Table of Contents
Table of Contents

Recharacterization: What it is and How it Works

What Is Recharacterization?

Recharacterization refers to two separate individual retirement account (IRA) strategies:

  1. A contribution to an IRA can be recharacterized as a contribution to a different IRA. This strategy is currently permissible, and you can recharacterize your Roth IRA contribution into a traditional IRA contribution and vice versa, though specific deadlines apply.
  2. A Roth IRA conversion could be recharacterized (or “undone”) into a traditional IRA. However, this strategy is no longer allowed under the Tax Cuts and Jobs Act. Today, if you do a Roth IRA conversion, it’s a permanent, irrevocable move.

Key Takeaways

  • An individual retirement account (IRA) contribution can be recharacterized as a contribution to a different IRA, though specific deadlines apply.
  • Before the Tax Cuts and Jobs Act, you could recharacterize—or “undo”—a Roth IRA conversion back to a traditional IRA.
  • Roth IRA conversions are now irrevocable. Once you convert to a Roth, there’s no turning back.

How Recharacterization Works

A recharacterization lets you treat a regular contribution that you made to a Roth IRA or a traditional IRA as one that you made to another type of IRA. For example, if you contributed $6,000 to your Roth IRA (the “first” IRA), you could recharacterize it as a $6,000 contribution made to your traditional IRA (the “second” IRA). Note that $6,000 is the contribution limit to an IRA for 2022 (increasing to $6,500 for 2023).

You can’t recharacterize employer contributions under a simplified employee pension (SEP) IRA or Savings Incentive Match Plan for Employees (SIMPLE) IRA plan as contributions to another IRA.

Recharacterizing a contribution from one type of IRA to another gives you the opportunity to change your mind or correct a mistake—say, you contributed to a Roth even though your income was too high.

You have until the due date for your federal income tax return (including any extensions) for the year when you made the first contribution to recharacterize your contribution. As long as you recharacterize your contribution by this deadline, you can treat the contribution as made to the second IRA for that year. This means that you can effectively ignore the contribution you made to the first IRA.

The year when you made the first contribution is the tax year to which that contribution relates—not necessarily the year when you actually made the contribution. Remember that you generally have until April 15 to make a prior-year contribution.

To recharacterize a contribution, ask your IRA custodian (the financial institution holding your IRA) to transfer the amount—including the contribution and related earnings—to a different type of IRA. The recharacterization can occur either within the same institution (if you use one custodian for both IRAs) or via a trustee-to-trustee transfer if different providers maintain the IRAs.

How Do You Recharacterize an Individual Retirement Account (IRA) Contribution?

To recharacterize an individual retirement account (IRA) contribution, you’ll need to use an existing IRA or open a new one to accept the withdrawn funds. Next, notify your financial institution(s) that you want to recharacterize a contribution. If the same IRA provider maintains both IRAs, you can just notify that one institution. Otherwise, inform the custodian holding the IRA contribution in question and the institution that will accept the recharacterized contribution.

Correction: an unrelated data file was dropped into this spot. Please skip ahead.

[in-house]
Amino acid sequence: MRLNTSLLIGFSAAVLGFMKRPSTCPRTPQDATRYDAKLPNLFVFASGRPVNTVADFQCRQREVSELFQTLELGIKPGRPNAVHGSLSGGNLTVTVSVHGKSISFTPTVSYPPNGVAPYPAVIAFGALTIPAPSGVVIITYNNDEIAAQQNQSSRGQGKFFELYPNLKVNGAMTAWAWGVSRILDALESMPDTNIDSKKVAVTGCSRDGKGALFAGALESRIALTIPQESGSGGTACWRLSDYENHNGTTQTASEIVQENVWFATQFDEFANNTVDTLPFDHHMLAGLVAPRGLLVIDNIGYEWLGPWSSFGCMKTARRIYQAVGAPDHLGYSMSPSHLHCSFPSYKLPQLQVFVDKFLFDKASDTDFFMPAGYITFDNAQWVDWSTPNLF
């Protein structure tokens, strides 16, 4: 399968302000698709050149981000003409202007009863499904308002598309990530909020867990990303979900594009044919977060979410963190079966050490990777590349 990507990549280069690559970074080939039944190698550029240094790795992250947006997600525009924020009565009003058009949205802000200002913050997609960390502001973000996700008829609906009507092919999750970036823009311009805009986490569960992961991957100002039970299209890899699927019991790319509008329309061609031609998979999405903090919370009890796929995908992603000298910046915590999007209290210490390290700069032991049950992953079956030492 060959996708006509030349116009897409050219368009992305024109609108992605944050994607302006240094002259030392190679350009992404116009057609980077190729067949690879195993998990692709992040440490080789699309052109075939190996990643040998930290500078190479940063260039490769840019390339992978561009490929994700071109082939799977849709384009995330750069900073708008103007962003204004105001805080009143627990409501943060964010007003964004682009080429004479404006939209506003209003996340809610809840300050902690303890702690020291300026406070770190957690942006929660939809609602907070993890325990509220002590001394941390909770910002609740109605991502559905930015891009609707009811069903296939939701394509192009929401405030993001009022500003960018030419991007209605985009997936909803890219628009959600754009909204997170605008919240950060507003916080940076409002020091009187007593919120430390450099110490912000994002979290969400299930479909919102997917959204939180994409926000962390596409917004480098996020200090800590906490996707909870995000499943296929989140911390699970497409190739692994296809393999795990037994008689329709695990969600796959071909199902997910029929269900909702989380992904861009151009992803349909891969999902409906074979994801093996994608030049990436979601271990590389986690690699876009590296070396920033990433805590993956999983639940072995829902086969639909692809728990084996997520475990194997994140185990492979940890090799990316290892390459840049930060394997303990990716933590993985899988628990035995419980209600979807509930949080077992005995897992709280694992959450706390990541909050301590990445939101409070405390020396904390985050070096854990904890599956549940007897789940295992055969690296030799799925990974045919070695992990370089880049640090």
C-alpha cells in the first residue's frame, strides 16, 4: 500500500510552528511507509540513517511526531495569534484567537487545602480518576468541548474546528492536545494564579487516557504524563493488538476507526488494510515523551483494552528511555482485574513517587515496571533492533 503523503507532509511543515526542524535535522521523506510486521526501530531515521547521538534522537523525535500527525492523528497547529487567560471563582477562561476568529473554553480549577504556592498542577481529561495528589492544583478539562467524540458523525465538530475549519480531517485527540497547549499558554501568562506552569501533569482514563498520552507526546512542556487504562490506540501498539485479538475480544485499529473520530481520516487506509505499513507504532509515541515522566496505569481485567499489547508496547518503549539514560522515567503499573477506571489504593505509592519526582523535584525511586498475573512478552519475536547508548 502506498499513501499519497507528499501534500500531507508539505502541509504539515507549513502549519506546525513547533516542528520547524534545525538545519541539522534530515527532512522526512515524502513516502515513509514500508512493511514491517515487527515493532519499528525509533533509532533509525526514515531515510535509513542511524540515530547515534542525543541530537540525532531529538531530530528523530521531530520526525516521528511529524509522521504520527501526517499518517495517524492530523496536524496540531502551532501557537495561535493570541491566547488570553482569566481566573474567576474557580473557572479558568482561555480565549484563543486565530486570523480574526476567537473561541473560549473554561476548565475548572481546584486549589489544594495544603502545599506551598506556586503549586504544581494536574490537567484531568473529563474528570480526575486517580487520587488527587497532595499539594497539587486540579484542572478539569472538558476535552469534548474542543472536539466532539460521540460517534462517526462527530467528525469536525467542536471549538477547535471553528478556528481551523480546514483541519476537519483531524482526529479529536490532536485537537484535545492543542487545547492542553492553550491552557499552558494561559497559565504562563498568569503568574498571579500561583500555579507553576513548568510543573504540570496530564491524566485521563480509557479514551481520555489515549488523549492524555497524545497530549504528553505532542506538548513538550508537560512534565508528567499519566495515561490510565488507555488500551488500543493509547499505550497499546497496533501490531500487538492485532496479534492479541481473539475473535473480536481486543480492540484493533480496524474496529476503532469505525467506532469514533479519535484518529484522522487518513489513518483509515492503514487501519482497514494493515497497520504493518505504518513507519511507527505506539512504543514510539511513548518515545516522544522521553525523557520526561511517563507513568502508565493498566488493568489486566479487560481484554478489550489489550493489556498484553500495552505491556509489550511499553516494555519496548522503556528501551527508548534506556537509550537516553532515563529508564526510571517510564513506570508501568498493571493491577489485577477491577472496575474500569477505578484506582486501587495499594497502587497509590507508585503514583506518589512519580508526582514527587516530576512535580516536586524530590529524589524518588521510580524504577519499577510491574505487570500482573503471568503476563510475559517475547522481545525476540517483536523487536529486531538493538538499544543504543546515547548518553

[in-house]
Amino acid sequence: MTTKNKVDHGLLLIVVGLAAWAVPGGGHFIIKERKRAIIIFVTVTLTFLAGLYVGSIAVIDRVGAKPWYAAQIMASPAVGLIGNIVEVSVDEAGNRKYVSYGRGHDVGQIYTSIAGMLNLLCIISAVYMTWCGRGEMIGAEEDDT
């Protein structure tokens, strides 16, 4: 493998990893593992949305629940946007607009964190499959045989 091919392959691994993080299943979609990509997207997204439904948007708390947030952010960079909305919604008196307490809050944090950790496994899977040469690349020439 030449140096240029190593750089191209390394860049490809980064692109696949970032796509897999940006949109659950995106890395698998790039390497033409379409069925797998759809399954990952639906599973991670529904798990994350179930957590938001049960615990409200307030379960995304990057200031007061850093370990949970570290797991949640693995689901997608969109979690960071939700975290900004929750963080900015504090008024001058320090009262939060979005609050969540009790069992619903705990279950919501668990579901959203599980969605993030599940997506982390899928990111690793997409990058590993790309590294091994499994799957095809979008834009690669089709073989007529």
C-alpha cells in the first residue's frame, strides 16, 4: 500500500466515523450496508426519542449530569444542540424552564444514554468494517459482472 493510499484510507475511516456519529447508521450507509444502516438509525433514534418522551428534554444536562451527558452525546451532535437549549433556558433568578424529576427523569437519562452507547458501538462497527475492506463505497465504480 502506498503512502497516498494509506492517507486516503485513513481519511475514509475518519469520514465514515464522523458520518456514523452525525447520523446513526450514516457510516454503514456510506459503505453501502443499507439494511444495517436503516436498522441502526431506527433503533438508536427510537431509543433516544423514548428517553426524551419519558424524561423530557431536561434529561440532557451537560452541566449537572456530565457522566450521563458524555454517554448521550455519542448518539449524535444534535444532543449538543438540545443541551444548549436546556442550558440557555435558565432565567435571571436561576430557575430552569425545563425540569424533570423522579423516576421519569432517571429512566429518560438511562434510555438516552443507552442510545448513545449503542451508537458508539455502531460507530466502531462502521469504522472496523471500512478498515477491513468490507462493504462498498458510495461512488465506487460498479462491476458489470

You can generally do the recharacterization online or with your IRA custodian’s standard form. You must report the recharacterization on your tax return for the year when you made the original contribution using Internal Revenue Service (IRS) Form 8606.

How Do You Allocate Earnings When Recharacterizing IRA Contributions?

If you opt to recharacterize an IRA contribution, you have to transfer the contribution plus any earnings related to those funds—or less any losses. If the IRA is composed entirely of the contribution and earnings that you want to recharacterize—for instance, it’s a new IRA to which you’ve made only one contribution—then you can transfer the entire IRA. This is called a full recharacterization.

Conversely, if you want to transfer part of your IRA, it’s considered a partial recharacterization. In this case, you have to determine how much of the IRA’s earnings are attributable to the contribution that you want to recharacterize. You can skip the math by asking your IRA provider to calculate this amount for you.

How Much Can I Contribute to an IRA?

For 2022, you can contribute up to $6,000 to your Roth and traditional IRAs. If you’re age 50 or older, you can make an additional $1,000 catch-up contribution, bringing the annual contribution limit to $7,000. For 2023, the limit increases to $6,500, or $7,500 if you’re age 50 or older.

Note that the limit is the combined total for all of your IRAs. So, for example, if you contribute $4,000 to a traditional IRA, the most that you could contribute to a Roth during the same tax year (2022 in this example) would be $2,000.

Roth IRAs have an extra restriction: Whether you're allowed to contribute the full amount—or anything at all—depends on your modified adjusted gross income (MAGI) and filing status. For example, if you’re married and file jointly, you can’t contribute to a Roth IRA if your MAGI is $214,000 or more for the 2022 tax year ($228,000 or more for 2023).

Article Sources
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  1. Internal Revenue Service. “IRA FAQs.”

  2. Internal Revenue Service. “401(k) Limit Increases to $22,500 for 2023, IRA Limit Rises to $6,500.”

  3. Internal Revenue Service. "Instructions for Form 8606 (2021)."

  4. Internal Revenue Service. “Retirement Topics — IRA Contribution Limits.”

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